Grooming Matters
Brushing Up On Networking title
by Daryl Conner
Green networking illustration
When it comes to continuing education, sometimes branching out from the typical ways of learning can yield amazing results. For example, an excellent way to learn new skills or polish up a specific technique is to tap into your local grooming community. Learning from other local groomers can take networking to a whole new level.

Liz Jackson of Spike’s Dog Grooming in Biddeford, ME says, “I had the opportunity to visit a local groomer who was a couple of hours’ drive from me. It was great to be able to learn in a more personal setting and share ideas. I took so much from the experience on top of the knowledge. Creating closer connections to other people in our industry builds a sense of community. It was also great to feel validated when I learned that we shared many of the same techniques. Sharing and learning from other knowledgeable groomers local to me has been amazing for keeping my passion for grooming going.”

Vallery Campbell accompanied Liz on this outing and had this to share: “I had a wonderful time. I was excited to go and prepared some notes and questions before I went, which was helpful. I always love going to other people’s shops because it feels more personal than a seminar. I also love seminars, but I feel much more heard than in a big group. I came away with a refreshed look of grooming.”

Reaching out to our local competitors can be a bit awkward because it is a basic human fear to show weakness. However, if a groomer in your area shines at something you’d like to know more about, asking to shadow them for a few hours can be a fantastic way to learn. Explain that you admire their work and that you want to improve some specific skill that they excel at.

Considering that time is valuable and that you cannot expect people to drop what they are doing, how you approach the person you would like to shadow is important. Major grooming industry influencers often offer private lessons for a considerable fee. While this can be a big expense, having a one-on-one tutorial with someone at the pinnacle of their field can be a real investment in your career. But starting out by learning what your local in-the-trenches groomers do best can be wildly helpful.

One way to begin is by “meeting” people on local social media groups. In my home state of Maine, there is an active Facebook page for our industry and another for New England-area groomers. You can likely find a similar group for groomers near you. After getting to know a bit about the people that post regularly, you might be attracted to or impressed by the style of one or more of them. Reach out and see if they would let you shadow them while they work for a few hours. You could offer to bring coffee, donuts or lunch to sweeten the deal!

Networking illustration with different social media icons
Learning what your local in-the-trenches groomers do best can be wildly helpful. One way to begin is by “meeting” people on local social media groups.
Groomer Bea Sage says, “I have two upcoming shadows scheduled. One with a new friend about an hour away who does great Asian Fusion styling and hand-scissoring, and another an hour in the opposite direction who does house-call grooming.”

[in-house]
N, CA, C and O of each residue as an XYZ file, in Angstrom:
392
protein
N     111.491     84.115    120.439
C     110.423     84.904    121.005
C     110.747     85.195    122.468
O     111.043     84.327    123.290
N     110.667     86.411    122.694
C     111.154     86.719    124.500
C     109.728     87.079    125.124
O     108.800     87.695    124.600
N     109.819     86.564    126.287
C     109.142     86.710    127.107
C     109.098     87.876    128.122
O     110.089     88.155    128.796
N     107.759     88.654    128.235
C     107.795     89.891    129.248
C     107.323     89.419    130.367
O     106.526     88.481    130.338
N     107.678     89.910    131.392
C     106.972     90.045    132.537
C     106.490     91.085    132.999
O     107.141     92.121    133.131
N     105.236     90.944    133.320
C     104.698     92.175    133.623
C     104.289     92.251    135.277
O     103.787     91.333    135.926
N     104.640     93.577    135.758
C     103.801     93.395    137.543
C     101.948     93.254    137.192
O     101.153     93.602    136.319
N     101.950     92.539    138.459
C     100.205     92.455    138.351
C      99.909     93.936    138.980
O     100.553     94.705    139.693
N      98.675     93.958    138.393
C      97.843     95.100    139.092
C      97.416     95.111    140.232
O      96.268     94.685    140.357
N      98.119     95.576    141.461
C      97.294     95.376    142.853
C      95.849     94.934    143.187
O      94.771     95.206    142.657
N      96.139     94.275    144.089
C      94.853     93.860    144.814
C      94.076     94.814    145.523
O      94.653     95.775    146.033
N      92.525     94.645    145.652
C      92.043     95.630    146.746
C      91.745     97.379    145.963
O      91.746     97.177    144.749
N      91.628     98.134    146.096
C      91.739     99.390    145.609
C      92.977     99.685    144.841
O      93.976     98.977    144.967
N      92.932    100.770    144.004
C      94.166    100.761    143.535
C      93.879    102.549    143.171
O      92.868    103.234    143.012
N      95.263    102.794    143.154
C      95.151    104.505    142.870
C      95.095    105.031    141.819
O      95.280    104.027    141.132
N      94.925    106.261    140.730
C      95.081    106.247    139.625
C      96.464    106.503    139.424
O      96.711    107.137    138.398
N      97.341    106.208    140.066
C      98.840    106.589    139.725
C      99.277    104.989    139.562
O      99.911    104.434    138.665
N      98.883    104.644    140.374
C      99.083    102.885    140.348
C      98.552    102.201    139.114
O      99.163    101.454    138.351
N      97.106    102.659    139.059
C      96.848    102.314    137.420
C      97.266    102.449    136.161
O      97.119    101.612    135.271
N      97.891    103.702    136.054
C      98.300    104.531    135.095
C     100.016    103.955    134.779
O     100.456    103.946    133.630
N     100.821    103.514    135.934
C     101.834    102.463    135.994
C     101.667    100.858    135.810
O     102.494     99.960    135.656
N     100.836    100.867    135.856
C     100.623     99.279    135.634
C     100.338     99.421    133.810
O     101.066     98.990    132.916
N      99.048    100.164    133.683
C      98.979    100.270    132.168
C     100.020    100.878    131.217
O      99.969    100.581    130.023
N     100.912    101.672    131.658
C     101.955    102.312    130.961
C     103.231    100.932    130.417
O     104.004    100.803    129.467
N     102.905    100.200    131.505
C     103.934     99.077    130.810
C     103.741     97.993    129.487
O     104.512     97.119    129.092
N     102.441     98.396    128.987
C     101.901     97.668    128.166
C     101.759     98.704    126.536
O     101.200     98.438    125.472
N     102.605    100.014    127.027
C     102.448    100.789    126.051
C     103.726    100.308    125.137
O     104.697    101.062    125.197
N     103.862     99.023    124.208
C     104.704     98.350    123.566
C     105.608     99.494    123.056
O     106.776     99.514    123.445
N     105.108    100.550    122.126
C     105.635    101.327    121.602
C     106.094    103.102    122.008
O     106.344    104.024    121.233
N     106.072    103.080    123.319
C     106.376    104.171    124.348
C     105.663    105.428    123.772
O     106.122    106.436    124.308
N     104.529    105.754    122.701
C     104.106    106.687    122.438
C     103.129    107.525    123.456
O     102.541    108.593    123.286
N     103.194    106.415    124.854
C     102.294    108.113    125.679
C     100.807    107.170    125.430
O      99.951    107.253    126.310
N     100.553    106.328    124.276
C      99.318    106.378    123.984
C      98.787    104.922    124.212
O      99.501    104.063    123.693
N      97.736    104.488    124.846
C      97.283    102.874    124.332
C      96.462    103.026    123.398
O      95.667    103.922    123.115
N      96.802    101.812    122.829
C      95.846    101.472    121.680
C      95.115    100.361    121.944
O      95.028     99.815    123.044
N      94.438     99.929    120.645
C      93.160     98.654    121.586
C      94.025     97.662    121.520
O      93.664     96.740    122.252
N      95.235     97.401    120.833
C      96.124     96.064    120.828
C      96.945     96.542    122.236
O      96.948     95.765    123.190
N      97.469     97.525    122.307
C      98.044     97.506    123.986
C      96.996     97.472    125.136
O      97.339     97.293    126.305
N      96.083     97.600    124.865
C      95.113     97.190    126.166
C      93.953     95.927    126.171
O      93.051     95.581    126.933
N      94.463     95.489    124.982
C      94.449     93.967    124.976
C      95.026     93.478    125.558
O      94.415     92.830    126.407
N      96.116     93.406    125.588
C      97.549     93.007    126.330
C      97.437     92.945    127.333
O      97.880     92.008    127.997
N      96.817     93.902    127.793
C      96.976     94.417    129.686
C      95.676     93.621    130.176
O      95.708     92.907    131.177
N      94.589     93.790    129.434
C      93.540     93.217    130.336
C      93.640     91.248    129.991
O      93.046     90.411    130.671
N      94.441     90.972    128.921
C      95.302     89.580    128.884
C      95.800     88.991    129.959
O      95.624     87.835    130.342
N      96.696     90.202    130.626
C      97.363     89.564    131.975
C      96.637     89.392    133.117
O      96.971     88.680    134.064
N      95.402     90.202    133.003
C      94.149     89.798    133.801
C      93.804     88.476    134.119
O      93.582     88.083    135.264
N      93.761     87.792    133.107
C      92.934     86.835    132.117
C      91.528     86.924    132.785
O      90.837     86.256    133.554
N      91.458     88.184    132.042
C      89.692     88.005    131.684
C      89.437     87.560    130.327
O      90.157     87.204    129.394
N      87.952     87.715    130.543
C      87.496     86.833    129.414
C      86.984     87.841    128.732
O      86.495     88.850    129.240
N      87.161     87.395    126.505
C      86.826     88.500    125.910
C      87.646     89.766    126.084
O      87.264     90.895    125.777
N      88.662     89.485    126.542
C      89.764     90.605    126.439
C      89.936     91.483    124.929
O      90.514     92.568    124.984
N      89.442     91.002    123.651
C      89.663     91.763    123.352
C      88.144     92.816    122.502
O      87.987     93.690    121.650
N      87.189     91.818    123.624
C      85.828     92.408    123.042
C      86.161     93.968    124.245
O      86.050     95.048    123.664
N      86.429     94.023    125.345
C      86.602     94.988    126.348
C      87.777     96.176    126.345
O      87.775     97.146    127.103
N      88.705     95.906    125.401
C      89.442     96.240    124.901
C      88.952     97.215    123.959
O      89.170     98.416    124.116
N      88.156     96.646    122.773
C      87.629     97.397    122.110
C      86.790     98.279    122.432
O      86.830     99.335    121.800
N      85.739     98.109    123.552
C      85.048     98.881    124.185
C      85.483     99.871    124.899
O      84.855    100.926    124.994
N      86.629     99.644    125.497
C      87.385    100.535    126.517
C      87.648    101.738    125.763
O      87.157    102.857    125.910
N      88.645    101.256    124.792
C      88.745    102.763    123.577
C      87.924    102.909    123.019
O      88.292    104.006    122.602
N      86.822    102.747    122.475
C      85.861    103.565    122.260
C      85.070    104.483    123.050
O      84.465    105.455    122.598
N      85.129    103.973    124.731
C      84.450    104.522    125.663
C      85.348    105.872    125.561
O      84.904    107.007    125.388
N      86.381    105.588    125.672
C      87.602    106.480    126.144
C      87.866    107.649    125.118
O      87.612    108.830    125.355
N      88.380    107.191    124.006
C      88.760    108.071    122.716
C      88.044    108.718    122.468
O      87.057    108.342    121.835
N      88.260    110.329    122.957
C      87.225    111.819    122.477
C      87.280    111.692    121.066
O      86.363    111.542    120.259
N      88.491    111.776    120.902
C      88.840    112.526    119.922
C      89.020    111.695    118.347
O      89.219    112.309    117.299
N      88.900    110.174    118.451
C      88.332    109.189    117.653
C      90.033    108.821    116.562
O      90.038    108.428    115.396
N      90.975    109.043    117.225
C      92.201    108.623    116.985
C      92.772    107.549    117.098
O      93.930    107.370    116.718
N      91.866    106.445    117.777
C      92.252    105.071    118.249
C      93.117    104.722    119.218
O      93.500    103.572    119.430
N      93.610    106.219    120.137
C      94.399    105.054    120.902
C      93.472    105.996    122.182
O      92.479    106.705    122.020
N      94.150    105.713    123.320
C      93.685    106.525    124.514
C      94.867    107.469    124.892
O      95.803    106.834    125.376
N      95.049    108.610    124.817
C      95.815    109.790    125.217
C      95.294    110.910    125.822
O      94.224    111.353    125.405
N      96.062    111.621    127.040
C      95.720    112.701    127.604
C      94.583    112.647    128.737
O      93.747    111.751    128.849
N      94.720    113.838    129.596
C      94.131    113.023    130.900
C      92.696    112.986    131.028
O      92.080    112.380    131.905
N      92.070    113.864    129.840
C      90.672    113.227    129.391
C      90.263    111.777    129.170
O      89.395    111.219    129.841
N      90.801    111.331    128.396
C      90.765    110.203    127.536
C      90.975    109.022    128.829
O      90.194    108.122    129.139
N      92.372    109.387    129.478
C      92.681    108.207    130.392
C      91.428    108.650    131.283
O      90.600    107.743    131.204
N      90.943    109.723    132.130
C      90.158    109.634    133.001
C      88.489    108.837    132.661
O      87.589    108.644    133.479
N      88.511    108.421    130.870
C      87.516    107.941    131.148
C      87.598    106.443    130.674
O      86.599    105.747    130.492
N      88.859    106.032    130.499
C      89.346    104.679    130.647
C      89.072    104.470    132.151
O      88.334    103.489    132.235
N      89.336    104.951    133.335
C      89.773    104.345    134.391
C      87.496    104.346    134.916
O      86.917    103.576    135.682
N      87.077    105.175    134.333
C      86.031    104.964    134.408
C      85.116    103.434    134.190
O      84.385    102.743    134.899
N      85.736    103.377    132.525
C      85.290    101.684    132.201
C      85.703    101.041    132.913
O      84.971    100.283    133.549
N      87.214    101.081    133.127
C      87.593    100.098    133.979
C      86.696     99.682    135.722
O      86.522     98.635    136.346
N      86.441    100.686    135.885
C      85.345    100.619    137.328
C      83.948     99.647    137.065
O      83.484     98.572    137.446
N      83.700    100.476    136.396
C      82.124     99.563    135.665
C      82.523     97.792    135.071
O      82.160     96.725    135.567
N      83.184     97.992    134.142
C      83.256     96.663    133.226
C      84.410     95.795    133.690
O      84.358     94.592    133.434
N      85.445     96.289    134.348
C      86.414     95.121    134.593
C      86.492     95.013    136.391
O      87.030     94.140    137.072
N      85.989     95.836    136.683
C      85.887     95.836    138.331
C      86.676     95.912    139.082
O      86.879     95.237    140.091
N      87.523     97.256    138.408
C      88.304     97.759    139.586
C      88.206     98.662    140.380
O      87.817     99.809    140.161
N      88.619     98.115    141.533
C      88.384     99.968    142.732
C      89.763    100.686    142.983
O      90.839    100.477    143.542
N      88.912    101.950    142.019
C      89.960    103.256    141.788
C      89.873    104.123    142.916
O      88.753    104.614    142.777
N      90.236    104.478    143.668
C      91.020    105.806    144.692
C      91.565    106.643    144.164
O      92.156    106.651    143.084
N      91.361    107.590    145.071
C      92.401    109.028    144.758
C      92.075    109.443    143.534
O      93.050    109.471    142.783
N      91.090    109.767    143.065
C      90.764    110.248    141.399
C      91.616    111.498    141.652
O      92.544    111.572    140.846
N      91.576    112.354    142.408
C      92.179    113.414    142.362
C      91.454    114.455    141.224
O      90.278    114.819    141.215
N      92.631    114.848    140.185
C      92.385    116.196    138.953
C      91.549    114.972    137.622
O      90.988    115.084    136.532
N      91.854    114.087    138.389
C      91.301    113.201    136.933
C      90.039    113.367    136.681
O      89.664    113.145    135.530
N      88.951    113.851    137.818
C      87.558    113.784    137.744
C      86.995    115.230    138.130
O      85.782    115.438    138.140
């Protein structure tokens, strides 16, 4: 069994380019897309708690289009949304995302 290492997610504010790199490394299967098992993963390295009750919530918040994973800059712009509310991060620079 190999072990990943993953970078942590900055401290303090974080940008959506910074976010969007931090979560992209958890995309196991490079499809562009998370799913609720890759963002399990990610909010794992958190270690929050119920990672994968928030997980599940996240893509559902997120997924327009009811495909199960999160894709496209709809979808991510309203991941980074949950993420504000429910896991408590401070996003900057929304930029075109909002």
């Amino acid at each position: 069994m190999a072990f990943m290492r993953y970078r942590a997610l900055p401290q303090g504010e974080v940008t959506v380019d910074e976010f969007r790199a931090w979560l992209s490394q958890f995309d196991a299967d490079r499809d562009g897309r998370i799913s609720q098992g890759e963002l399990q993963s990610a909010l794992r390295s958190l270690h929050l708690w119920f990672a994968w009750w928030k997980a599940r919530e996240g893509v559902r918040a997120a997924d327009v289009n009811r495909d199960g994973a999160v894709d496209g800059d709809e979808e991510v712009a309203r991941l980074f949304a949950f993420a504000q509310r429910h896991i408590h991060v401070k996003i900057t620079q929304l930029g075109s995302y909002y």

Author and groomer Barb Hoover shared a twist on this idea: “I invited some local groomers for donuts to watch me groom an Irish Terrier. I knew something was off on his head, and I needed new eyes to pinpoint it.”

Elisabeth Gaye of Professional Grooming by Elisabeth in Corona, CA shared this, “Instead of going to another groomer, I asked Sandra Hartness to come to my salon for a training class on Poodles. I was not confident doing Poodle heads or proper body style. It was a great success, and we had many local groomers attend.”

Continuing education does not have to be all about grooming styles. If you want to learn the business side of pet grooming, seek out someone who has been operating a successful business for over a handful of years. For example, Bonne Peregoy of Bonnie’s Dog and Cat Grooming in Washington, DC says, “I have had groomers ask to come and observe at my salon. Most of what I shared were business policies. I gave them all my handouts and employee training information, as well as customer policies, etc.”

Another excellent way to learn breed-specific grooming skills is to reach out to show breeders. Linda Trader of Hot Diggity Dog Grooming in Canonsburg, PA says, “I’ve gotten tutorials from show breeders on specific breeds. It can be a terrific learning opportunity.”

Bernie Rogers of Bernie’s Grooming in Frederick, MD agrees: “Back when I was learning to groom in the late 1970s, grooming was like witchcraft, and for some still-not-understood reason, the groomers around me would never share their secrets or their particular skills with other groomers. I discovered that dog show fanciers, if I caught them at the right downtime at a show and stroked their ego a bit, were very happy to share tidbits, tips, helpful hints, and more with me.”

I have reached out to show breeders and asked if I could come help them groom their dogs for a day to learn from them. I’ve never been turned down; they have all been happy to have an extra pair of hands to share their workload and have been generous in sharing their knowledge with me. Fanciers of rare breeds have been incredibly receptive because the breeders are excited to talk to a groomer who wants to learn to groom their breed correctly.

Attending local dog shows is also an excellent way to increase your knowledge. Watching the dogs in the ring can highlight proper breed profiles and styles and help you fine-tune your grooming. In addition, you can meet show breeders and network to learn more about specific breeds.

Networking locally with other groomers, business owners and show fanciers is a sometimes overlooked but valuable way to keep your educational goals growing.